Han Cho ’11 undertook a different sort of exploration, a look at her own identity as an Asian-American woman—”two different worlds joined by a single hyphen,” as she said. In her presentation for the panel on “The Arts in Many Forms,” the theater major described taking classes at the International Dance Academy of Hollywood and at Improv Olympic West in Los Angeles to learn techniques for performance art. These studies helped her incorporate gesture, dance, music, and words into her storytelling, Cho said. The end product was a 40-minute solo performance, Hyphen’D-Girl, performed at the Bonn Studio in the Robsham Theater Arts Center on December 4, 2010. Cho hoped the piece would resonate with women of color, but she discovered that others, including men, responded to her themes of family pressure, self-perception, and society’s presumptions.
On the panel “Politics—Global and Local,” senior Christina Kim described her study, during the summer of 2010, of attitudes toward trial by jury in two countries new to the process—Korea, which introduced limited jury trials in 2008, and Japan, which made similar changes in 2009. Kim, a political science major who plans to attend law school, devoted most of her study to the Korean example, owing to her familiarity with the language. She researched that country’s legal system on site, in the libraries of Seoul National University and Korea University and through interviews with Korean lawyers and academics. She learned that initially many of these professionals were alarmed at the government’s plan for lay participation in the courtroom—some comparing it to asking amateurs to perform surgery. But following Korea’s adoption of what is by U.S. standards modest citizen involvement—a judge can overrule a jury’s verdict, for instance—Kim said there is growing acceptance among all Koreans that jury service “provides a sense of meaningful civic participation.” To an extent that surprised her, Kim said, both Korea and Japan, “however Westernized they are becoming, have traditions, histories, and cultures that make adopting Western processes . . . difficult, or impossible.” She added: “I liked that my preconceived notions were challenged.”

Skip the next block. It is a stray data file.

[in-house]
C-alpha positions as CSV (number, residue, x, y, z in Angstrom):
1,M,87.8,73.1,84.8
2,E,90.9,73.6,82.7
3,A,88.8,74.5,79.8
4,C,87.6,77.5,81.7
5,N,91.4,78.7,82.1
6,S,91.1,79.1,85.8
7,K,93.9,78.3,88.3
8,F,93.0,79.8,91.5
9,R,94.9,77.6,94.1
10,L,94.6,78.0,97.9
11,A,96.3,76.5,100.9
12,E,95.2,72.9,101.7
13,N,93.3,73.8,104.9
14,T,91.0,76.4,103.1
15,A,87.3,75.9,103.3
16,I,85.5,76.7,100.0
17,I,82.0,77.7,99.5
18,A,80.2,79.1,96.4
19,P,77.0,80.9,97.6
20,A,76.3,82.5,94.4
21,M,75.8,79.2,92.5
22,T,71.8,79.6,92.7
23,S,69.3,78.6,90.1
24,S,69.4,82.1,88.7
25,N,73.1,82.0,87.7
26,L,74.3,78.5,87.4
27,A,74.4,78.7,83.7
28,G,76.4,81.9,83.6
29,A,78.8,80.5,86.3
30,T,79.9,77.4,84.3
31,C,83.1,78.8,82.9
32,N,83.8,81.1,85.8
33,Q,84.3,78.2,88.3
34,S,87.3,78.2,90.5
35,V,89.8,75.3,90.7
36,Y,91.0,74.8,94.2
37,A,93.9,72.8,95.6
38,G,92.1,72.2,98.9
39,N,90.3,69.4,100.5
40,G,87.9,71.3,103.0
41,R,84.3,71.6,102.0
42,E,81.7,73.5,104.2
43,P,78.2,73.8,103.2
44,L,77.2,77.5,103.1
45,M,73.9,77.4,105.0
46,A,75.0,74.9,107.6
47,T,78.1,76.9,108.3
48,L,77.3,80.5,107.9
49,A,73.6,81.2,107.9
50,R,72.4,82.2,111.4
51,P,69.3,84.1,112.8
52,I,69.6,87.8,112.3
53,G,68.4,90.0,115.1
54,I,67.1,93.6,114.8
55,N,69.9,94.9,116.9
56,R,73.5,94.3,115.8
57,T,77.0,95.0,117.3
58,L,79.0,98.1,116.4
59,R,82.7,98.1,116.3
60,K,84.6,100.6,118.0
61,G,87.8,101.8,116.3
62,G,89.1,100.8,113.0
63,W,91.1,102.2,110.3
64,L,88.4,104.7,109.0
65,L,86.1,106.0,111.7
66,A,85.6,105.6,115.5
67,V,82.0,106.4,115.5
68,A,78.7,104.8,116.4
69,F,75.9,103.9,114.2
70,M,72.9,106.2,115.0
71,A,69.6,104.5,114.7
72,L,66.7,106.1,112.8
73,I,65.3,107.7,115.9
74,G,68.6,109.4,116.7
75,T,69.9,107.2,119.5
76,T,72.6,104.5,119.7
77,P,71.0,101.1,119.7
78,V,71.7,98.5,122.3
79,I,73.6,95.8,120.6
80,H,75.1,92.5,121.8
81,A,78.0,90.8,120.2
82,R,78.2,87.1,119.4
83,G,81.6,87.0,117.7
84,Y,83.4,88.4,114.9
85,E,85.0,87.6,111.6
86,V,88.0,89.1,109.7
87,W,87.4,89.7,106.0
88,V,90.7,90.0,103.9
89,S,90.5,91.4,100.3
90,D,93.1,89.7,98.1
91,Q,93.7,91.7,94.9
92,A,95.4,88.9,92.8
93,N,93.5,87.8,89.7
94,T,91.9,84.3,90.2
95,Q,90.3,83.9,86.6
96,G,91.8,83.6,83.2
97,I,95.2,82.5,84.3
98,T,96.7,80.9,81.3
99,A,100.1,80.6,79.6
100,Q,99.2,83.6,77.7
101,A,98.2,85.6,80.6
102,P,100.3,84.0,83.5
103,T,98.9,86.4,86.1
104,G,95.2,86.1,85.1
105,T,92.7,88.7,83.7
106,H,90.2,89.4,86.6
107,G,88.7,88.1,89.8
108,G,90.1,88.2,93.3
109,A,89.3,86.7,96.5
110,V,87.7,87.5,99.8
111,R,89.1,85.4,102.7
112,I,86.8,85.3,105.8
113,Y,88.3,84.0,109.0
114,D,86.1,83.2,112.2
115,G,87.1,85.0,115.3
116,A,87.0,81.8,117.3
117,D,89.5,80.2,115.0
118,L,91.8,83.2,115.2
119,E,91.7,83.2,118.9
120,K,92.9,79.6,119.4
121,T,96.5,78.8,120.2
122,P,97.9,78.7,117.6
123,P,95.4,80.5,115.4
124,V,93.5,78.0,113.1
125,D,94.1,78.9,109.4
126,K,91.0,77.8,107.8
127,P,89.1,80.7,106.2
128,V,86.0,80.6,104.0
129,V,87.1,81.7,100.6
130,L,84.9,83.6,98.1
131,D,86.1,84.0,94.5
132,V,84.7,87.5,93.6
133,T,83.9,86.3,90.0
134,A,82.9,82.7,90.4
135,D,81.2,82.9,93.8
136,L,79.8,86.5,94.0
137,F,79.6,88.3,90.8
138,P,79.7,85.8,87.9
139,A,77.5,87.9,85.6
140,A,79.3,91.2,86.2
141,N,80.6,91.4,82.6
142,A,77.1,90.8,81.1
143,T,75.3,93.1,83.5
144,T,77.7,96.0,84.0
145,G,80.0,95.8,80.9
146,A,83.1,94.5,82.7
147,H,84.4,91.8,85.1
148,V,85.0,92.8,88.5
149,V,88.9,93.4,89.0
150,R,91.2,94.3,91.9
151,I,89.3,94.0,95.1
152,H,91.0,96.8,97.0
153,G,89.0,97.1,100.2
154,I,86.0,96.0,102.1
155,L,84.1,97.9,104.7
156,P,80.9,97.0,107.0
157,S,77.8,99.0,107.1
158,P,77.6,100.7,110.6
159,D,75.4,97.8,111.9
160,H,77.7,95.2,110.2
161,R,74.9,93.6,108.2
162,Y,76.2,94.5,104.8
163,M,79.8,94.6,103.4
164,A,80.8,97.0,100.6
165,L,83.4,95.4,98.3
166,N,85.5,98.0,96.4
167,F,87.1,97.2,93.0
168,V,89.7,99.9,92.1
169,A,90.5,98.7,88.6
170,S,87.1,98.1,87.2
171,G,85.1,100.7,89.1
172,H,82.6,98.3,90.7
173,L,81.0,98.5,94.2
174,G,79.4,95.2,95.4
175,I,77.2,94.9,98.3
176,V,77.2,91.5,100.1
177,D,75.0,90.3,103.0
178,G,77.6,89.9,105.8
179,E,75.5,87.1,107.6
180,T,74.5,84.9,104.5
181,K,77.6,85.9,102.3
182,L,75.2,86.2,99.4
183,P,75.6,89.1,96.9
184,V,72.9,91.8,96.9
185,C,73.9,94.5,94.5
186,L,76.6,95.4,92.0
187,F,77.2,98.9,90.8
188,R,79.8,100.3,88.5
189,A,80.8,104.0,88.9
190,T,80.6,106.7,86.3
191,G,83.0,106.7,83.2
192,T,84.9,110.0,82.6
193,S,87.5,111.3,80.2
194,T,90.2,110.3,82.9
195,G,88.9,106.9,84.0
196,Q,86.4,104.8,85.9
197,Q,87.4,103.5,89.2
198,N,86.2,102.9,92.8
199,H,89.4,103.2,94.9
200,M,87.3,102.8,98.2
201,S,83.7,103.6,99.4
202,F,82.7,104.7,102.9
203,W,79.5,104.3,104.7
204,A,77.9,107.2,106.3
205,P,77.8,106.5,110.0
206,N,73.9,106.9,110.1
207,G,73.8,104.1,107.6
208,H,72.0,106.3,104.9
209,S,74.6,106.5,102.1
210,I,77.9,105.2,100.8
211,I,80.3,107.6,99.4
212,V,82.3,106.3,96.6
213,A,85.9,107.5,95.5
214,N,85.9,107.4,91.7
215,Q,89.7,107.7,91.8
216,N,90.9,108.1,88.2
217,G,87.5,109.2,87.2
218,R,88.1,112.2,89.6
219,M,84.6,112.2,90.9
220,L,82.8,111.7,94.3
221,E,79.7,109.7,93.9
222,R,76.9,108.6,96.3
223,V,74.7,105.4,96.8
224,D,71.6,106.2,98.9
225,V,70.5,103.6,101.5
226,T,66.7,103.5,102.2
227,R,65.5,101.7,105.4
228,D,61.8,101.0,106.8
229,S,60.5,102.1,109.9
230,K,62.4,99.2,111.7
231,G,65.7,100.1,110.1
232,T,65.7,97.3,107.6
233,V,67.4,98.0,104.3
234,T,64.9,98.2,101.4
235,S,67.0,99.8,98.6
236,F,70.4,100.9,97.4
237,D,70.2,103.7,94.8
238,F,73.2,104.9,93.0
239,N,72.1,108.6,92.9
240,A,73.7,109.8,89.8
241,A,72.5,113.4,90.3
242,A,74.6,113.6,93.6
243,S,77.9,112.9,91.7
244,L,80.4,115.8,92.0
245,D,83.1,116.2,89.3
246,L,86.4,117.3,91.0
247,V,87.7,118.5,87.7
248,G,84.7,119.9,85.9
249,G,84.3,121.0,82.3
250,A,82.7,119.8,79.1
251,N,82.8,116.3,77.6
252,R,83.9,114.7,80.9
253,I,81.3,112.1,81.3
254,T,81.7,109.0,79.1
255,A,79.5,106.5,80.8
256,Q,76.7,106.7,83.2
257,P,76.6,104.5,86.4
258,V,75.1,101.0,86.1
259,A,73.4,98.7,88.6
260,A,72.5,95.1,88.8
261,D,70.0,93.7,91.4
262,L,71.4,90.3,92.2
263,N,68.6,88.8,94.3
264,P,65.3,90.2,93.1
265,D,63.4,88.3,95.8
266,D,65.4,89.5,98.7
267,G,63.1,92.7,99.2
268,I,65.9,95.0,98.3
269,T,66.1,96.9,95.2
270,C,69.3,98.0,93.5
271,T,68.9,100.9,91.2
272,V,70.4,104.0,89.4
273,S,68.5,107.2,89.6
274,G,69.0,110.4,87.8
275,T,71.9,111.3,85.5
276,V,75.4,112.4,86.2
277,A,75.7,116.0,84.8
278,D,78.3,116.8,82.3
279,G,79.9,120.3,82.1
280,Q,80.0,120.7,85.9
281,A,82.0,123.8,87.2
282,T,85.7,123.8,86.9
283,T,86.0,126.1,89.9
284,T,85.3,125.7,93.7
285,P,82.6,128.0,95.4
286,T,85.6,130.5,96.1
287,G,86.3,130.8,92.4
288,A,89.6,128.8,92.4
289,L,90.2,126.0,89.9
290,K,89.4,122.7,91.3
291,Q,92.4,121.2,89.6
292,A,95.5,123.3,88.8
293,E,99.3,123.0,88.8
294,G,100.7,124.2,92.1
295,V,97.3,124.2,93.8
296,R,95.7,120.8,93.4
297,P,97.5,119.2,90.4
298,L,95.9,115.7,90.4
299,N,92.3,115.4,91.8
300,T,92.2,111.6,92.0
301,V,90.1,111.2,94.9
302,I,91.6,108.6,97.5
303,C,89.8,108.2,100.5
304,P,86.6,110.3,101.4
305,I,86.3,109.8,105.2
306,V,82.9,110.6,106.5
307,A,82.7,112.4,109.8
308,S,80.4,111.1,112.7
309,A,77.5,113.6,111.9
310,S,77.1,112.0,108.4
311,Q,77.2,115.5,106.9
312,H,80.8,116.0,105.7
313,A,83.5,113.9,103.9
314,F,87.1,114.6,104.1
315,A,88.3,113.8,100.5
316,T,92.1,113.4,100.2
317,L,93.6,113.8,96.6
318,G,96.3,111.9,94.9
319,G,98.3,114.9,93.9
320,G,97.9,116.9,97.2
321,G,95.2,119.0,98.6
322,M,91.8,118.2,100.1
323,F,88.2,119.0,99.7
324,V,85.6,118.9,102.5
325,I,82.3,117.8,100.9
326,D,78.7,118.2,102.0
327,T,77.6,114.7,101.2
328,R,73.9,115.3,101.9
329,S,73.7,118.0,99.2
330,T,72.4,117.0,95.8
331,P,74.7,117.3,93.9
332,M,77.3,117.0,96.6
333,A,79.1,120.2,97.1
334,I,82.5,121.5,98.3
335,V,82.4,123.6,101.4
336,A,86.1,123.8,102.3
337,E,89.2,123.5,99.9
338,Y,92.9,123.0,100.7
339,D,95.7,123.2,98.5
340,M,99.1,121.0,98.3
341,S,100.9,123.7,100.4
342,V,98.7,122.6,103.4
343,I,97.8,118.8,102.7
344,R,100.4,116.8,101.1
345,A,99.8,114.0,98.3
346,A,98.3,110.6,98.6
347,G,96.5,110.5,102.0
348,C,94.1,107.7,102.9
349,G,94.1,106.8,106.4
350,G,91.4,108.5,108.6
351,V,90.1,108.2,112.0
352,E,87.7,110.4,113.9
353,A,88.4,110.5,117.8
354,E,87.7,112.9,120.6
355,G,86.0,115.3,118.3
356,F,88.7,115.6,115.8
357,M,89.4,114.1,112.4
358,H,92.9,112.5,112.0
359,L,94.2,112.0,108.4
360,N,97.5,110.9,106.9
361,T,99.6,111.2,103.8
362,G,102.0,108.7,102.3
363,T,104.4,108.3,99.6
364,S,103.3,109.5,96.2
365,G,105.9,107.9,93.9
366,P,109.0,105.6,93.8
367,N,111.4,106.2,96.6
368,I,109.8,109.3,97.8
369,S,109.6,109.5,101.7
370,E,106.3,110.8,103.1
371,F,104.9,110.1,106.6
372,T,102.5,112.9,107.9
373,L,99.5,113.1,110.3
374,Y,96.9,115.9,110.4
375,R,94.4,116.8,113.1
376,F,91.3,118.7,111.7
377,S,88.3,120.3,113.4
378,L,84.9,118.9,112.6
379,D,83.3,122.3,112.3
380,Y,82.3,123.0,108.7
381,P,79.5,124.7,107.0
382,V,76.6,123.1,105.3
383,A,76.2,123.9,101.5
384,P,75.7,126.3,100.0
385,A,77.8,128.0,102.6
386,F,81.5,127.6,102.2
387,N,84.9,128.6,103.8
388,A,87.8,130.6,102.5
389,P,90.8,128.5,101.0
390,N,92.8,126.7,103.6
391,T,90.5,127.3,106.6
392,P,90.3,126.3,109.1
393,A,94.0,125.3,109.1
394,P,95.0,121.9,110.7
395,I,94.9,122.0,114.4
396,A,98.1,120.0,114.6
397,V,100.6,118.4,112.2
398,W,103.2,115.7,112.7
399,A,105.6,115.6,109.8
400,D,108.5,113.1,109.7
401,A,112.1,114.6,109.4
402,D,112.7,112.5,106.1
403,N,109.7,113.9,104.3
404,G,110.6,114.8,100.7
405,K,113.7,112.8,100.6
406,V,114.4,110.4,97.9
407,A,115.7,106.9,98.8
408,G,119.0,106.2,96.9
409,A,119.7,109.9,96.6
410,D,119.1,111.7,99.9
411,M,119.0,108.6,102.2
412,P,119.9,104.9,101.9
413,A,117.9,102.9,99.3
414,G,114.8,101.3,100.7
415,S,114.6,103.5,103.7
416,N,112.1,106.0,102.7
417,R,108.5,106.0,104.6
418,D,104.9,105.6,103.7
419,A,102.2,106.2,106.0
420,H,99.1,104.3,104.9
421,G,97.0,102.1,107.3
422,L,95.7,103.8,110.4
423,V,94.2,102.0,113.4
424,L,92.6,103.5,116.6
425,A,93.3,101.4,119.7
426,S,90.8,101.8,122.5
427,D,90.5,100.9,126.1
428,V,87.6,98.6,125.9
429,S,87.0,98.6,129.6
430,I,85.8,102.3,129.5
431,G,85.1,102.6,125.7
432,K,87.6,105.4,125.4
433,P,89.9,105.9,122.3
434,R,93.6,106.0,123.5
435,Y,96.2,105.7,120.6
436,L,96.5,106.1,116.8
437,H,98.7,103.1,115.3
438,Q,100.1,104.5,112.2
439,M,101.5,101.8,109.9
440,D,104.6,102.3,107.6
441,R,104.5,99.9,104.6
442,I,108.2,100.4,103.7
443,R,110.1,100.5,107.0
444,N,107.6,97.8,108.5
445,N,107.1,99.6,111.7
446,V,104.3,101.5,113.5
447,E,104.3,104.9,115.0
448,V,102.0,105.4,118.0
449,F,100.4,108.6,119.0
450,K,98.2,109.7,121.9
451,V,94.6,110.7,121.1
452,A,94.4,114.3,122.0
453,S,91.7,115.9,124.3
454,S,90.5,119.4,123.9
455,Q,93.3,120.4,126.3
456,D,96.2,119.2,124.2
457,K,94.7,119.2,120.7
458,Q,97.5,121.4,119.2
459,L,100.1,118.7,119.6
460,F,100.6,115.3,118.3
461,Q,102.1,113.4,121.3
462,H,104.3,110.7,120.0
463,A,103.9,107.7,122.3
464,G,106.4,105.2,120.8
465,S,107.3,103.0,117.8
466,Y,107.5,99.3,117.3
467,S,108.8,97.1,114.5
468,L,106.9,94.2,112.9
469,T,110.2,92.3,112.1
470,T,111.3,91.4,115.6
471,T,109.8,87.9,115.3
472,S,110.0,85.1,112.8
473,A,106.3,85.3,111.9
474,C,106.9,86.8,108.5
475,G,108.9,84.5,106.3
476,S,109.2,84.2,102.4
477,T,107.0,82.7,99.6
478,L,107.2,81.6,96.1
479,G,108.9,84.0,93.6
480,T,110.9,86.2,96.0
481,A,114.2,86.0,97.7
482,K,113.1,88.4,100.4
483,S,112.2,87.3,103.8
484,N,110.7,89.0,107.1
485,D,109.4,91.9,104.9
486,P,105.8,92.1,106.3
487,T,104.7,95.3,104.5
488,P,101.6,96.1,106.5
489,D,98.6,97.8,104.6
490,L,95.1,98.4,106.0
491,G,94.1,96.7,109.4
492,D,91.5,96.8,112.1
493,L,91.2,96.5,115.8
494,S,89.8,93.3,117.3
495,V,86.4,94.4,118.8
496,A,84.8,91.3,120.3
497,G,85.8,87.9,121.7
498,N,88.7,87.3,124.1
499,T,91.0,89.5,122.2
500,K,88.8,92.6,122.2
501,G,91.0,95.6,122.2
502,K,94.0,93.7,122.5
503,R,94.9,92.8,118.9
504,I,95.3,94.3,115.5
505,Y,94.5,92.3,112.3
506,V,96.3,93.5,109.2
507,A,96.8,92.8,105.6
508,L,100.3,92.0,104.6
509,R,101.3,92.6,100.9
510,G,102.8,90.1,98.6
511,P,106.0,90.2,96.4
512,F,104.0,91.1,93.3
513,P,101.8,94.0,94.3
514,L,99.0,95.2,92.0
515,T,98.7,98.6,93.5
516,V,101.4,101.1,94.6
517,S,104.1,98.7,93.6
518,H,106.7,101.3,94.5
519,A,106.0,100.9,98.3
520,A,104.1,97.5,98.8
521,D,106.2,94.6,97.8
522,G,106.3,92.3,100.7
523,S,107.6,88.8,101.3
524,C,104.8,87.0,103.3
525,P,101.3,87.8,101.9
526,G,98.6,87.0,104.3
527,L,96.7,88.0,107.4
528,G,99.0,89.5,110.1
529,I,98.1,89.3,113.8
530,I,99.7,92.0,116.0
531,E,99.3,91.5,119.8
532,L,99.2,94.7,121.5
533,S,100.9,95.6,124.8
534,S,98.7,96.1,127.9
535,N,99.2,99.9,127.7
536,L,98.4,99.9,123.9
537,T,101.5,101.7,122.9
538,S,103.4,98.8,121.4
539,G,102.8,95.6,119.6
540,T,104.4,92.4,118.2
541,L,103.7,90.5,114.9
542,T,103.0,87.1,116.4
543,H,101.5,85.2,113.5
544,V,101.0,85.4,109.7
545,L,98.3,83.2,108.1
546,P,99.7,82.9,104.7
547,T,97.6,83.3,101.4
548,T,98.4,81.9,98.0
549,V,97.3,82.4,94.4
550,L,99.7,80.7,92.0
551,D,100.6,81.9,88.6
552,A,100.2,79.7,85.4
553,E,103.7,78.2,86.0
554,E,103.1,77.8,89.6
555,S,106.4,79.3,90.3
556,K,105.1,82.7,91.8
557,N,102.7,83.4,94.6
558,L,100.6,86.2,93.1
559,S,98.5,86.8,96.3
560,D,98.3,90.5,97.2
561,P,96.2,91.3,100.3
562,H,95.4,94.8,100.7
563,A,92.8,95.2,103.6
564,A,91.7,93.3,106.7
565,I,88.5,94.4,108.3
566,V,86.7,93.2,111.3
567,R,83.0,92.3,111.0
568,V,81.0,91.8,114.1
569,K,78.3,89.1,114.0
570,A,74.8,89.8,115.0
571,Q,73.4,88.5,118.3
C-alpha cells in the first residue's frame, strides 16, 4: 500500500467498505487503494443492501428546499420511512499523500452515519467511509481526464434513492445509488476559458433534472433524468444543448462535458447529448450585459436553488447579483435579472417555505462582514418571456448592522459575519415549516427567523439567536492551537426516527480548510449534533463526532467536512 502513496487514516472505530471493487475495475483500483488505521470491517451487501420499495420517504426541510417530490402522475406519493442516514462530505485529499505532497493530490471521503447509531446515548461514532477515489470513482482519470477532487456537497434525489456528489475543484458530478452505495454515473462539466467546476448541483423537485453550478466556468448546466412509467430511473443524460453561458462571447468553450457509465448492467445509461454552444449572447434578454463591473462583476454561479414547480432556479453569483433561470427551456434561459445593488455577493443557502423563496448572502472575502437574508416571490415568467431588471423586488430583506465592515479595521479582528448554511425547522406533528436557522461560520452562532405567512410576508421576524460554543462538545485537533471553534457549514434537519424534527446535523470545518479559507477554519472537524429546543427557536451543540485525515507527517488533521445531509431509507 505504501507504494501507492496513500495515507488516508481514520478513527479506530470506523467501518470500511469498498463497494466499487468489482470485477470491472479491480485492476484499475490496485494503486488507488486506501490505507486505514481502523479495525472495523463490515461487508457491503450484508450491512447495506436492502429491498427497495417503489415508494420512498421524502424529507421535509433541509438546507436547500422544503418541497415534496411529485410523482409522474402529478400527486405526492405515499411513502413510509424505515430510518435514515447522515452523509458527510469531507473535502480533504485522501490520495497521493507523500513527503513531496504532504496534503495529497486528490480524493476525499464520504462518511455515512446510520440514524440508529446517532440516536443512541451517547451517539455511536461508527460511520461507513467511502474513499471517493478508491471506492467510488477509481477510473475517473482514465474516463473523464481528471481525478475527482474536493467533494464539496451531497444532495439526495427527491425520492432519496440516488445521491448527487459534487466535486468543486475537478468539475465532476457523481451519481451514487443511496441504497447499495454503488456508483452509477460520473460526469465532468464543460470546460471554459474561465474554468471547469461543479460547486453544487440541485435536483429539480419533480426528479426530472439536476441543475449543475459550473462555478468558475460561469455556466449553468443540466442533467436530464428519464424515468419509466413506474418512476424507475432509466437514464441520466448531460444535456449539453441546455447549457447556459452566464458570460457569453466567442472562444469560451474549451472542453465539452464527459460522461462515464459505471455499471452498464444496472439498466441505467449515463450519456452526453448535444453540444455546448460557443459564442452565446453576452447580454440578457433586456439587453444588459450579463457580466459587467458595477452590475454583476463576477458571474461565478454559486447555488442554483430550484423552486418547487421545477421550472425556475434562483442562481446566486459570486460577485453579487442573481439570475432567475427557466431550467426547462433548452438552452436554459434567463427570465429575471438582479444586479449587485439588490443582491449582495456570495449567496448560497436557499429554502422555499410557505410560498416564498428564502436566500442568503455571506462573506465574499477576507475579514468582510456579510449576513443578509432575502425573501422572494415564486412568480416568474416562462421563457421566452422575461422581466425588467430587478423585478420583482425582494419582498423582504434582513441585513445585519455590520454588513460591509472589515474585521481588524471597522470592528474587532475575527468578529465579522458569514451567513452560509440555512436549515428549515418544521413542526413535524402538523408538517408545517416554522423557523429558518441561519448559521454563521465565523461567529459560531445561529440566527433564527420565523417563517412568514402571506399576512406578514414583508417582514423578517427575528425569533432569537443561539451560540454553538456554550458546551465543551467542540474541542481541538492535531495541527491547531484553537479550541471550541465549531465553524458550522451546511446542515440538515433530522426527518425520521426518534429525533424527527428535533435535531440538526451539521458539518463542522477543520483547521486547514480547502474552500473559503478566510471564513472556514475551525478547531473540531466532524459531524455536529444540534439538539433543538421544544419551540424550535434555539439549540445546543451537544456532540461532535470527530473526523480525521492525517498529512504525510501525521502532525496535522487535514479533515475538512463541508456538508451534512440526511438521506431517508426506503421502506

The 12 panels, from “Science and Technology at the Edge” to “Healthcare Challenges” to “Issues in Education,” were joined by seven student poster presentations, ranging from “The Nutritional Status of Three-to-Five-Year-Olds in Rural Jamaica” (Kathryn Boyle ’11) to “Mathematics Behind Cryptology: The Study of Cryptographic Algorithms, Quantum Computing, and the Class NP” (Tair Akhmejanov ’12). When the last of the sessions ended, at 4:00 p.m., presenters, faculty, and students from the audiences gathered at a reception in the Fulton Honors Library, where conversations and questions continued.
Donald Hafner noted that the Undergraduate Research Symposium “has proven contagious,” with several departments, including psychology and biology, holding poster sessions for seniors toward the end of the spring semester. Honors Program director O’Connor sees this expansion as the most important outcome of the meetings. “After only a few years the symposium is no longer novel,” he says. “Boston College undergraduates increasingly want to put themselves at the front edge of learning, because they’ve come to assume that’s the only place to be.”
Jane Whitehead is a Boston-based writer.